Thursday, September 19, 2013

Natalee Caple talks about her dazzling new novel, In Calamity's Wake, the real Calamity Jane, and why she wrote a profoundly anti-violent Western

Natalee Caple is the author of  the acclaimed short story collection, The Heart is Its Own Reason,  and the novels, The Plight of the Happy People in an Ordinary World,  Mackerel Sky,  and the book of poetry, A More Tender Ocean. Her newest novel, In Calamity's Wake is both profound, provocative, deeply moving, and so much fun to read. But don't just take my word for it. Quill & Quire called it "a taught poetical thriller," and The Toronto Sun said the novel "hurtles along like a runaway train full of wild characters." I'm so honored to have Natalee here today and this is really one of my favorite interviews. Thank you, Natalee!

 What sparked this novel? Why Calamity Jane?

I had just finished writing a novel about a mother-daughter counterfeiting team in the Upper Laurentians influenced by films from the French New Wave and I was living in the Canadian West, in the Rockies, for the first time. The idea of a Western appealed to me because the connection between landscape and culture was so palpable. In Canada, at least, the connection to landscape in the West means that the distance between Canada and America seems less than the distance between Western and Eastern Canada. I fell in love with the mountains, the prairies, the Badlands. I had my children there. I also discovered that the West was so much more diverse and international than I had seen in Westerns and I wanted to put the stories of women, indigenous peoples, Black America, Chinese America, back into the landscape and show the rest of the West. Calamity Jane was an ideal because she travelled and met so many people. She helped the sick and the poor and she was herself a kind of social outcast who was overwritten in popular culture. I wanted a story about the masses and their heroism, about the irreducible value of every human life. When Calamity Jane cared for people dying of yellow fever she risked her own life. When she went into battle and did not shoot another human being but instead pulled people out of battle, she emphasized the value of life. Whether those events happened as they were told or not she became a symbol of North America that was different to me, that showed a desire to resolve conflict, to protect and shelter human life beyond politics.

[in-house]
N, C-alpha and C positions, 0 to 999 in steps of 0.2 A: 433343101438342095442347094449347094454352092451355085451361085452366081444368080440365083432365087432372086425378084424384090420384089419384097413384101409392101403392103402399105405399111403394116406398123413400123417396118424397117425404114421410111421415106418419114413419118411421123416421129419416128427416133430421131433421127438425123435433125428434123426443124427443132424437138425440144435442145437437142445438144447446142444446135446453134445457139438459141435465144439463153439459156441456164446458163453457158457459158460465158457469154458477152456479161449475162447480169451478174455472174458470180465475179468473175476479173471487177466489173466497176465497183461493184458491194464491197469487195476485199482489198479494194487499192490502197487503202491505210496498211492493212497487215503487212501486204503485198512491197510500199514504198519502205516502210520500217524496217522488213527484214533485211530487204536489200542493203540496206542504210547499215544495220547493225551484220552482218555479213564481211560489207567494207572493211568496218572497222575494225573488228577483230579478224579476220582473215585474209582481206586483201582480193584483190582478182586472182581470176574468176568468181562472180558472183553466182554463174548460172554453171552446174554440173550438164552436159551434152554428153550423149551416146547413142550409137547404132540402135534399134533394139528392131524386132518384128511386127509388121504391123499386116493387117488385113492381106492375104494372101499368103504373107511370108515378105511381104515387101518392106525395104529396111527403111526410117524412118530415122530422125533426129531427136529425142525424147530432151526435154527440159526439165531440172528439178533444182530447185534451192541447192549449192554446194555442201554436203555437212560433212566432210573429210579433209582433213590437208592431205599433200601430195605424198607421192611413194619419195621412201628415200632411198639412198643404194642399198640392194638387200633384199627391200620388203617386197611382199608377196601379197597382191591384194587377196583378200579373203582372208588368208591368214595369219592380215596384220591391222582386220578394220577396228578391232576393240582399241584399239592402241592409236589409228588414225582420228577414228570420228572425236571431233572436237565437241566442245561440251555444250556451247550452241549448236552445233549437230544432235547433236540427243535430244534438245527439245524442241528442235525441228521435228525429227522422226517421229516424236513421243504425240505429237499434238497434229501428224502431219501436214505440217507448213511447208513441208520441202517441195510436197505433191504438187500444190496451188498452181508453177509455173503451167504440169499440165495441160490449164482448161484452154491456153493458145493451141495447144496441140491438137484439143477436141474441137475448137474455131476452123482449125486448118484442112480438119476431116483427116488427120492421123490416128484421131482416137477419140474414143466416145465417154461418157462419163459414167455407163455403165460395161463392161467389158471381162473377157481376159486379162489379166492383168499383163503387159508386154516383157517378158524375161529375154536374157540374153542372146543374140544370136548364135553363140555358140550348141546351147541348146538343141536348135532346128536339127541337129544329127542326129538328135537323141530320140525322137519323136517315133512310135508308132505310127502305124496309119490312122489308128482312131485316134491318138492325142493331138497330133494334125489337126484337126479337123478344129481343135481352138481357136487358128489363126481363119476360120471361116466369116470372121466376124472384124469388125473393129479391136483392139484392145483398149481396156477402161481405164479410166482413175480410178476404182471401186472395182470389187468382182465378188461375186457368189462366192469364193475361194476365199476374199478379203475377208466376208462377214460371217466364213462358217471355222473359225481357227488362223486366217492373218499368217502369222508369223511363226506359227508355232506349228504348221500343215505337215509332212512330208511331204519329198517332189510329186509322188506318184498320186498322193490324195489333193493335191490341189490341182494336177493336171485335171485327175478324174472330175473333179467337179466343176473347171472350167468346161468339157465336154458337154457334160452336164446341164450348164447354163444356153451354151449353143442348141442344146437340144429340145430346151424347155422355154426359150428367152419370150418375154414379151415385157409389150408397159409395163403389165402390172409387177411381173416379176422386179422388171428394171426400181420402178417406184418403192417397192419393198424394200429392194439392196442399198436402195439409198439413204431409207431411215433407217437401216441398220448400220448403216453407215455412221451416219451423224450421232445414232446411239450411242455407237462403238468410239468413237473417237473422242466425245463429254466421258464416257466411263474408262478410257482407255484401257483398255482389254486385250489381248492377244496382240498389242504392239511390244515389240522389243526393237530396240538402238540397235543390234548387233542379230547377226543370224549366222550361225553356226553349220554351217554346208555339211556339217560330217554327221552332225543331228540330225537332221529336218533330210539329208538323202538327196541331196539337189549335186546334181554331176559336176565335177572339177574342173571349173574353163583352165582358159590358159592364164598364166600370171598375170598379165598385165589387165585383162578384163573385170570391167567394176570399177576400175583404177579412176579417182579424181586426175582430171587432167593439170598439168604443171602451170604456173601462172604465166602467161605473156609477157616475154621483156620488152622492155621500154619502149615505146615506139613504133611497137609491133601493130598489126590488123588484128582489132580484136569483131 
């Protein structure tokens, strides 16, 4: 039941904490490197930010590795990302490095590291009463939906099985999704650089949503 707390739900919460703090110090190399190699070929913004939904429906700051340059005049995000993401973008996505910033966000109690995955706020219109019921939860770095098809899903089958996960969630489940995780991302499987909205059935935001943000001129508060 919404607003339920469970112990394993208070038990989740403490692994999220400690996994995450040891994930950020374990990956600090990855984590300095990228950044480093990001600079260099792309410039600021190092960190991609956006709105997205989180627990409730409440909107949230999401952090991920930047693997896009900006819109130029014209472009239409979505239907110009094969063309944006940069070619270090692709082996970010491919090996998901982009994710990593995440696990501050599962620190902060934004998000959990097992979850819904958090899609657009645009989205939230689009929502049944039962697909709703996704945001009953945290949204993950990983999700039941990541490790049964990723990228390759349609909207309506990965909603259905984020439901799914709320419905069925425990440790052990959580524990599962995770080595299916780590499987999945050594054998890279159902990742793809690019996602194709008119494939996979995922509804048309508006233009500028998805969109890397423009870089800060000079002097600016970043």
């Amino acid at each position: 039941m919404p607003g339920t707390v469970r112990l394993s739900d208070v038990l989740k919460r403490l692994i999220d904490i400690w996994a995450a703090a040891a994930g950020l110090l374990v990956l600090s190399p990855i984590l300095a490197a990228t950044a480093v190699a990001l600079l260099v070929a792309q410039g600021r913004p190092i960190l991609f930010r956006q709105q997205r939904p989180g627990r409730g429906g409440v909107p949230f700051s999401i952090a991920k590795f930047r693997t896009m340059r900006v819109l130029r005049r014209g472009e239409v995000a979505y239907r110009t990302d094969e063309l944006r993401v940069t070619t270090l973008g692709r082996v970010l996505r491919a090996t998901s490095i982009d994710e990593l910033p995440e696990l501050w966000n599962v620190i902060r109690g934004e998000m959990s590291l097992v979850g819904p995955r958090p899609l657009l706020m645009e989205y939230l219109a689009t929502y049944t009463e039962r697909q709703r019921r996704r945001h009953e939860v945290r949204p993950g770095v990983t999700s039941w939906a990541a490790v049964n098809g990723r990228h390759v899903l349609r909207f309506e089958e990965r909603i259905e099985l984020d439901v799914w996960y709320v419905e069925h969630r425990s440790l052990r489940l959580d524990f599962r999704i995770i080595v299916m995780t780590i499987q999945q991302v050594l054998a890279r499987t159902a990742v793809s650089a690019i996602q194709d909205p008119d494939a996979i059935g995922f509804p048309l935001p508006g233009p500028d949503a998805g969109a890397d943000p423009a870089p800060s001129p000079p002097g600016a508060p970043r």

What was the research like? Did you have a preconceived notion of Calamity Jane? (Mine is actually from that old Doris Day movie about her) and what, if anything, surprised you? 

Once I gave up the idea that I would find out the truth about Calamity Jane (including when she was born or who she was at birth) it was a massive adventure! I devoured films, comic books, novels, digital versions of microfiche of ancient newspapers, biographies of the West that mention her – she was everywhere and nowhere. She was some kind of projection of dreaming America, the dream of being human and imperfect but good. She was a cipher that was also a real person and she seemed to have suffered somewhat under the burden of performing herself to survive. I thought it would be a book about an angry daughter hunting down the mother who had abandoned her but it became a dialogue between women about their journeys. I realized how much we need stories of women’s diversity to provide us with a context for our every experience, even failures. My daughter and my son, our daughters and our sons need their maternal legacies as well as their paternal legacies so they can understand their whole selves. 

Why tell the story primarily from the viewpoint of Calamity’s daughter, rather than Calamity herself?